The world’s largest gold exchange-traded fund is suffering an exodus after a ferocious run.
Traders have pulled cash from the $79 billion SPDR Gold Shares (GLD) for a third straight week — following eight consecutive months of inflows, according to data compiled by Bloomberg.
The fund has surged almost 30% this year as the coronavirus pandemic sparked demand for gold as a store of value. Unprecedented economic stimulus from governments and central banks has also raised the specter of inflation, adding to bullion’s appeal. Yet the rally has shown signs of losing momentum as economies reopen, eroding demand for haven assets.
“With the price of gold recently flattening out after a stellar run through early August, traders likely viewed this as an opportune time for some profit-taking,” said Nate Geraci, president of the ETF Store.
Despite the recent outflows for the giant ETF, its peer iShares Gold Trust (IAU) is still going strong — with 25 weeks of inflows. The short-term market moves would have a greater impact on GLD since it’s used as a trading vehicle, while investors interested in buy-and-hold strategies usually turn to IAU because of its lower costs, Geraci said.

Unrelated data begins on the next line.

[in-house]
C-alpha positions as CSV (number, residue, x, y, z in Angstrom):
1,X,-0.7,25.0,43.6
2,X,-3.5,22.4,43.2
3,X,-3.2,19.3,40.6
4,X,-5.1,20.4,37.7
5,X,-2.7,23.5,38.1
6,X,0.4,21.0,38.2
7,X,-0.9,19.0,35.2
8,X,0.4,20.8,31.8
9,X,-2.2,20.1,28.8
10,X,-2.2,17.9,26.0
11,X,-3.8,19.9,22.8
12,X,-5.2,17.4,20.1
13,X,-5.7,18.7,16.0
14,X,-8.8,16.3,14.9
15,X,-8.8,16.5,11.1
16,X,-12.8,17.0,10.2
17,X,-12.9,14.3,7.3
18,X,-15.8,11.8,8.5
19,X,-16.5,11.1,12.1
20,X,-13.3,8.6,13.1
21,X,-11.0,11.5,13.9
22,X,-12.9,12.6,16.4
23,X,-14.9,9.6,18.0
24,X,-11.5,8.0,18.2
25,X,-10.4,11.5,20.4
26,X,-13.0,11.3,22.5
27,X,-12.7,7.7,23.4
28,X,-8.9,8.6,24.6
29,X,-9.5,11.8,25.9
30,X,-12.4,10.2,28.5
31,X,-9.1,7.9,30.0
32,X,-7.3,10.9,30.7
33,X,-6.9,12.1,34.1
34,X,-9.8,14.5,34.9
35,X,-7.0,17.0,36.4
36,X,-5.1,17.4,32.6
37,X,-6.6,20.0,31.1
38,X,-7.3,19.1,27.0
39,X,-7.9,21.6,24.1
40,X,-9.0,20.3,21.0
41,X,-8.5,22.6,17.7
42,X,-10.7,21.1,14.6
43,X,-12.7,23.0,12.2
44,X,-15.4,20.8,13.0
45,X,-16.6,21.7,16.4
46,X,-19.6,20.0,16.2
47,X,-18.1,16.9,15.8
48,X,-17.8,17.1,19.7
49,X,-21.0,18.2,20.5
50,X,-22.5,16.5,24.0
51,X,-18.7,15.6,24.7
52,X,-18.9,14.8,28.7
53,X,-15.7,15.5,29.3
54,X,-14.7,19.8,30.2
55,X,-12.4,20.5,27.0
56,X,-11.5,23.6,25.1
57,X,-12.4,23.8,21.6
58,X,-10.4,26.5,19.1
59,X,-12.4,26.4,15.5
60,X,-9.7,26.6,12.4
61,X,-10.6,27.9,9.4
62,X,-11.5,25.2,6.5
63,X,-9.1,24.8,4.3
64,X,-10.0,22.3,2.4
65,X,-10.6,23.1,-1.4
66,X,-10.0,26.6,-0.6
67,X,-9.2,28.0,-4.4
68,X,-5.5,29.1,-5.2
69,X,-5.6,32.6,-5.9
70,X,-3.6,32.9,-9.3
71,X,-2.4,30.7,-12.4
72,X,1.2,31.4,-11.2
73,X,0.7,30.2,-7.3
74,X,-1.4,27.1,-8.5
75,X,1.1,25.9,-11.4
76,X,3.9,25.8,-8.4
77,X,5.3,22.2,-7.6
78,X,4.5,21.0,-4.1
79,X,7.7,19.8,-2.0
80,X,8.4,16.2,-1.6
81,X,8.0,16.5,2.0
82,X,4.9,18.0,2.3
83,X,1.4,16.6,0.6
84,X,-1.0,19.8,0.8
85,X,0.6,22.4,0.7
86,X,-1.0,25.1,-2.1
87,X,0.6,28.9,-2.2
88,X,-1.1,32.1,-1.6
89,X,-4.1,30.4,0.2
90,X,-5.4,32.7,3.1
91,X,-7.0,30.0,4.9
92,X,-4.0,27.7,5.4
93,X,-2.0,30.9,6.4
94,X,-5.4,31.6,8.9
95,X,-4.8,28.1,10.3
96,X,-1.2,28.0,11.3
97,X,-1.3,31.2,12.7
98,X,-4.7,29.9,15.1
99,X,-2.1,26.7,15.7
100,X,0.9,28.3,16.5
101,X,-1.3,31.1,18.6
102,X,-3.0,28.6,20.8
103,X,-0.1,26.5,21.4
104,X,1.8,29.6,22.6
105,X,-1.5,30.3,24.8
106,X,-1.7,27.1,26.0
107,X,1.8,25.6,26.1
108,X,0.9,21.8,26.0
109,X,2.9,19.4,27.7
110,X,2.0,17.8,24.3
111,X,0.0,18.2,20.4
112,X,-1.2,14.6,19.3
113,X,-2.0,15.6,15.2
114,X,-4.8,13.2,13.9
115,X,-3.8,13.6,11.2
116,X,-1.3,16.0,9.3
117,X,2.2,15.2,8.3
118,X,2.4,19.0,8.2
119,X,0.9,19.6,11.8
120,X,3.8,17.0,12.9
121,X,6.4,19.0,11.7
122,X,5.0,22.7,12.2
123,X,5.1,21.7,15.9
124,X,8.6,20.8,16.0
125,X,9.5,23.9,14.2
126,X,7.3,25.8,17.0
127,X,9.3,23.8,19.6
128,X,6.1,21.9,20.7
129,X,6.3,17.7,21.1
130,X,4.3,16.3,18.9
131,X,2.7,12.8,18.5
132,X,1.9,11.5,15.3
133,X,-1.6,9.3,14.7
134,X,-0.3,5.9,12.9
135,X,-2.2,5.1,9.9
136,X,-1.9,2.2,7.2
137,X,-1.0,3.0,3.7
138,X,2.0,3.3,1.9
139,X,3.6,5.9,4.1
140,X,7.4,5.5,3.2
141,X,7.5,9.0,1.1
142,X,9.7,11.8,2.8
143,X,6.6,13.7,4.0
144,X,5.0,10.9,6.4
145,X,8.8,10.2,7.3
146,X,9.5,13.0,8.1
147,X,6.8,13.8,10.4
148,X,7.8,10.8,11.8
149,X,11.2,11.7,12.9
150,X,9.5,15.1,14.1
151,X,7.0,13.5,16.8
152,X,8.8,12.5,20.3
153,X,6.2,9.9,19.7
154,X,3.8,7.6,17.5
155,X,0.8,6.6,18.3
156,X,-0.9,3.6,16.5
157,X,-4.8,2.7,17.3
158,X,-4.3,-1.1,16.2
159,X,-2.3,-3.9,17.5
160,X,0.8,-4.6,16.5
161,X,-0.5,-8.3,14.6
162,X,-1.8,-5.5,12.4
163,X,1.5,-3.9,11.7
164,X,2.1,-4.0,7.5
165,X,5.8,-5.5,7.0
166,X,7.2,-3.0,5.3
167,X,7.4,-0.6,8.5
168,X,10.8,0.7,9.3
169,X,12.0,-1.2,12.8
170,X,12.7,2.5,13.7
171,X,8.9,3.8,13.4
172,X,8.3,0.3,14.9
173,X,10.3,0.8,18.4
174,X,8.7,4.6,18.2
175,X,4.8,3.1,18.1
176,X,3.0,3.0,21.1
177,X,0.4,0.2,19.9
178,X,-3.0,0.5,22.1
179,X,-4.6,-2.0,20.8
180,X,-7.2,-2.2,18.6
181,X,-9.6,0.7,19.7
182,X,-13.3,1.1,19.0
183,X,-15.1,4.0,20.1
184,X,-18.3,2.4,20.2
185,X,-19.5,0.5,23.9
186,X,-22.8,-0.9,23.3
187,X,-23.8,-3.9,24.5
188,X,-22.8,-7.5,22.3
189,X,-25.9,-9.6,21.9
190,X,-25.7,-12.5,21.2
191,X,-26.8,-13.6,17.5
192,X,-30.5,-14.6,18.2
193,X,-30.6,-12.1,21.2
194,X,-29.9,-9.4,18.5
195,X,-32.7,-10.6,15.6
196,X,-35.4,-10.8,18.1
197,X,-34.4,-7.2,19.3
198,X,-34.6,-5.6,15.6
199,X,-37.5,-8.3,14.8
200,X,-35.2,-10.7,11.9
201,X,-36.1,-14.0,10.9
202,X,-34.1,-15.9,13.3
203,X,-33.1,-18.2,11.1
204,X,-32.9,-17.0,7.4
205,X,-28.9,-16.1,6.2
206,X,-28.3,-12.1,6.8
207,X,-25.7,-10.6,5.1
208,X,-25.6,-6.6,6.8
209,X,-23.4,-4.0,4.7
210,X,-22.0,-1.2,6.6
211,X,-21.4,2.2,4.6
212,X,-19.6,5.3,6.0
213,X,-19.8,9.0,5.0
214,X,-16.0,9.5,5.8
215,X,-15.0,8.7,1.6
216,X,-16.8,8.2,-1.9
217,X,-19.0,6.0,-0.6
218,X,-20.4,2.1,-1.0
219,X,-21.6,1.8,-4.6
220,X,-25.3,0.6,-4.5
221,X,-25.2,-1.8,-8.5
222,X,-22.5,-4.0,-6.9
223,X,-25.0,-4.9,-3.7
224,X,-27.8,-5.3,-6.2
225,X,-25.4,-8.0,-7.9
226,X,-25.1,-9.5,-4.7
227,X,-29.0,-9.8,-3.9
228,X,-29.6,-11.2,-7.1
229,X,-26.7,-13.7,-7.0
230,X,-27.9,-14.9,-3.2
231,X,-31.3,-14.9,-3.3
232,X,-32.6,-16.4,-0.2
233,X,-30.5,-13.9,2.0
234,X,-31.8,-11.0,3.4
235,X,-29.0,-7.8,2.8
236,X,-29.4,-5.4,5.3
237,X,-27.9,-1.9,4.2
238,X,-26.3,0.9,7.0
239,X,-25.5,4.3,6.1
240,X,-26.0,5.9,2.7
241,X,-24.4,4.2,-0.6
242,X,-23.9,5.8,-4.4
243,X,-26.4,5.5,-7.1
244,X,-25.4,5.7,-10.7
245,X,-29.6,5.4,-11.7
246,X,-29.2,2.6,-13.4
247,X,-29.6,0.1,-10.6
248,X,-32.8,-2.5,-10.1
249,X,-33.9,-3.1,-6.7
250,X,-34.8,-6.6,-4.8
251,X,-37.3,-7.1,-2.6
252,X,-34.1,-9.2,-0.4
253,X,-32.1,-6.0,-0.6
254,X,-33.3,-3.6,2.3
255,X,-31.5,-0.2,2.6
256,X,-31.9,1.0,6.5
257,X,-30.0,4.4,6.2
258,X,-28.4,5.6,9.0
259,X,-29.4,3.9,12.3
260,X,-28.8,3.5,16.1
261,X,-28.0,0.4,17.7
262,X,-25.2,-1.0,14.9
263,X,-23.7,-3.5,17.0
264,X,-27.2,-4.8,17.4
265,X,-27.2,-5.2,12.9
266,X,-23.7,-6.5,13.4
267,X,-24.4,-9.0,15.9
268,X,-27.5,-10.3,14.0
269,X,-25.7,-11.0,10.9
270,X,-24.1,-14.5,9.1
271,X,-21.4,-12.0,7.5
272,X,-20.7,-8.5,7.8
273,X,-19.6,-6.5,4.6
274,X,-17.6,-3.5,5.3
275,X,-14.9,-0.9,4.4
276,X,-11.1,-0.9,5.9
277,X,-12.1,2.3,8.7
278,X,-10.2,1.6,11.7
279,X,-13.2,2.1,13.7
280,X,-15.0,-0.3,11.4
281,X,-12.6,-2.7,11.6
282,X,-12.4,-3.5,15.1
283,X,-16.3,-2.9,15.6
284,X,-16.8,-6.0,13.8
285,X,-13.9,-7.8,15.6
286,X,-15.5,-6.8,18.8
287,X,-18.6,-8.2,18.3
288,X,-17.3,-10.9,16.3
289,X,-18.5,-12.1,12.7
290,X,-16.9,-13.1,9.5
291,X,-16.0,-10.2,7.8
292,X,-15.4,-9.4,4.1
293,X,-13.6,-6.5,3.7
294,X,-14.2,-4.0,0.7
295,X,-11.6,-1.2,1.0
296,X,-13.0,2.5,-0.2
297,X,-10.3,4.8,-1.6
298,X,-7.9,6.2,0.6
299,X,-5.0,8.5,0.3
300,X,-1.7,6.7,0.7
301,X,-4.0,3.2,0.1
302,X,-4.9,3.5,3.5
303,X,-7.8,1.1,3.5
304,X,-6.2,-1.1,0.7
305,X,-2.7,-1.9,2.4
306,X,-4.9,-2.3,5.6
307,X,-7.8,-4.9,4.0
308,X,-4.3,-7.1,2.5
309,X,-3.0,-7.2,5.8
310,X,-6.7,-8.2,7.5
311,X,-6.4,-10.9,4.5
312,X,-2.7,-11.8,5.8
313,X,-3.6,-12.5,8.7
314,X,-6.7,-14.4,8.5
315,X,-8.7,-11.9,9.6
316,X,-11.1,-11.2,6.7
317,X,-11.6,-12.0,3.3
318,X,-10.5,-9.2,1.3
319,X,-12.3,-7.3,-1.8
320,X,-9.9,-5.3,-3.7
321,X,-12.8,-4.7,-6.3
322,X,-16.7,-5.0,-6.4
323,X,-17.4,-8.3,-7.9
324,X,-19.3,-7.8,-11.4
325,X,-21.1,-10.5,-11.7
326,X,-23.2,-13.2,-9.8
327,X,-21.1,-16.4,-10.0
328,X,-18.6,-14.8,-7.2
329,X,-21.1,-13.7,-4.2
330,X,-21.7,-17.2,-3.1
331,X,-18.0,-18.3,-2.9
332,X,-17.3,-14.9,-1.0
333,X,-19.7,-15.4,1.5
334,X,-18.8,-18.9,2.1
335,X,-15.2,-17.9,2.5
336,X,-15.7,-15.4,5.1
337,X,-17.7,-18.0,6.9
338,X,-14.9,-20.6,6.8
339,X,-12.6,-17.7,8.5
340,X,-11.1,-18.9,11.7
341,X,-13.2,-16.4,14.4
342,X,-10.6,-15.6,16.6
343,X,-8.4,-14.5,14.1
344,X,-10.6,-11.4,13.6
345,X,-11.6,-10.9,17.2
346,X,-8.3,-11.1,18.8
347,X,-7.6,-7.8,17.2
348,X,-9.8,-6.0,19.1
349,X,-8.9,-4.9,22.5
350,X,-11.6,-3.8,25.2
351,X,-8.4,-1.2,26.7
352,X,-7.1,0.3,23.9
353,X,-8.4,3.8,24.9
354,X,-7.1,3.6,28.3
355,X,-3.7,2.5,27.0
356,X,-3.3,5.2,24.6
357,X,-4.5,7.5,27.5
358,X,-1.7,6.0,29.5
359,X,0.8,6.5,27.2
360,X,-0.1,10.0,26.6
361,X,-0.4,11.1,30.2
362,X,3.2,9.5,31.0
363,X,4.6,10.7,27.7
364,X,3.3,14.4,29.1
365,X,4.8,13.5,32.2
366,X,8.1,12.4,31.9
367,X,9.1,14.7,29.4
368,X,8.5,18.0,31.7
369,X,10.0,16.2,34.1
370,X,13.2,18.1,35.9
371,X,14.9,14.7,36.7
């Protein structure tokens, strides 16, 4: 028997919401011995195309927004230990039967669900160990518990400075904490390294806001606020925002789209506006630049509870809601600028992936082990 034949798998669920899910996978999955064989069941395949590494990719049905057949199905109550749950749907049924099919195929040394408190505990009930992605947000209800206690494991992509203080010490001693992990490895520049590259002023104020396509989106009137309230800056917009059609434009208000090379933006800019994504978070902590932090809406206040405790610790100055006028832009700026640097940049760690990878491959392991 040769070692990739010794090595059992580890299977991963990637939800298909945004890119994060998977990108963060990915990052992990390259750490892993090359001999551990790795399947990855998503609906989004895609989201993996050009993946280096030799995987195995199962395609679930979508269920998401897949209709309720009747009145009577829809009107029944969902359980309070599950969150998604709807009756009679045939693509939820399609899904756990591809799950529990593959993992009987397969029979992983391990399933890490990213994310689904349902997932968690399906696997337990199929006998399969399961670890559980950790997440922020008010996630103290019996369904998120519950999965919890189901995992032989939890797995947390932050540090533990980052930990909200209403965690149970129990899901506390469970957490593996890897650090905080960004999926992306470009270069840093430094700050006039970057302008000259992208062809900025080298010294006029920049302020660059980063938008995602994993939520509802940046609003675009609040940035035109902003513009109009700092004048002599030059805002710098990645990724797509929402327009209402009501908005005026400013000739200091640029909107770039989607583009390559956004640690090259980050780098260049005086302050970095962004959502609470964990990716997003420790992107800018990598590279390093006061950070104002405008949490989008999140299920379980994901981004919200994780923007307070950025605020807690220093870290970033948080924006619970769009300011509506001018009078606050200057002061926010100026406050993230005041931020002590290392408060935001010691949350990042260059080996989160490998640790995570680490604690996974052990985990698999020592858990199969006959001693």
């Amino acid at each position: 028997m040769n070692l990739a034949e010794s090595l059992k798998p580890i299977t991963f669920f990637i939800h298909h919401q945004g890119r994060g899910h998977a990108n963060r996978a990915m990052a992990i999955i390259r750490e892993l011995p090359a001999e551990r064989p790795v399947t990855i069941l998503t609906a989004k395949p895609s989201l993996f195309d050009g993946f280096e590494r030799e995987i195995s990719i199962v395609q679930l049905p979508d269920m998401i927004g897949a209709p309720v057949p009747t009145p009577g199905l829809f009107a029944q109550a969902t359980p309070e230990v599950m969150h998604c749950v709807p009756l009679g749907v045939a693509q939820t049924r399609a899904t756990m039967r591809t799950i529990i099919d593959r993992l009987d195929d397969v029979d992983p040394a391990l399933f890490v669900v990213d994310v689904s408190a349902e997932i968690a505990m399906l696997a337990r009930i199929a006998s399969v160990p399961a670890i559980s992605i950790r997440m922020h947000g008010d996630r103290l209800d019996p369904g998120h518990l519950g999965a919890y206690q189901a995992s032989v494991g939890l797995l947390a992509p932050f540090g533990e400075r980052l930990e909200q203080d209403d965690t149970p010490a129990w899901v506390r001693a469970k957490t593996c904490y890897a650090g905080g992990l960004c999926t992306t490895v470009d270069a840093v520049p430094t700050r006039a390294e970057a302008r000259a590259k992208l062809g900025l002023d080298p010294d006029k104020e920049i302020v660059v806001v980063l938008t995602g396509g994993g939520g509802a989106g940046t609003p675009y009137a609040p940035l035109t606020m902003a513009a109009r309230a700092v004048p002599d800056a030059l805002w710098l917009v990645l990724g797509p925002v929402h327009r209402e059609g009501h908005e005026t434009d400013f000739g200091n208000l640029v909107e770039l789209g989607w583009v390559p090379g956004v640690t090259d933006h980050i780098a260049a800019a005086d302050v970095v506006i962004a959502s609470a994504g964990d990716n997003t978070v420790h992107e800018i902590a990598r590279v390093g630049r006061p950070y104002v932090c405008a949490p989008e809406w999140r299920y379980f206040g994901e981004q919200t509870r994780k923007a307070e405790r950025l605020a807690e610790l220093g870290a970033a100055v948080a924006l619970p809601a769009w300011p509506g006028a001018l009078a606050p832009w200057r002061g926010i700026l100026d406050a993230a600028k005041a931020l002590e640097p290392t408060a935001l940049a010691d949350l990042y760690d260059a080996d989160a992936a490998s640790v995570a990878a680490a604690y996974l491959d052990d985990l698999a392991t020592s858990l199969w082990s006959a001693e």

The recent fluctuations in gold ETFs could also be due to market volatility and unknowns regarding policy tweaks from the U.S. Federal Reserve.
“There’s just more uncertainty as to how we proceed from current levels, whether the economic recovery is going to continue or if there will be a more sustained pullback and just different views on the inflation trajectory,” said David Perlman, an ETF strategist at UBS Global Wealth Management.
It’s exactly this high degree of uncertainty that may keep the interest in gold and bullion-related assets strong. GLD is currently second place in ETF inflows this year, attracting $19.8 billion, according to data compiled by Bloomberg. Meanwhile, total gold ETF holdings are around record-high levels.
Esty Dwek, head of global market strategy for Natixis Investment Managers, said she still sees upside potential for the precious metal.
“Demand is going to stay, whether it’s because rates stay lower for even longer or eventually people think inflation is coming back,” Dwek said.
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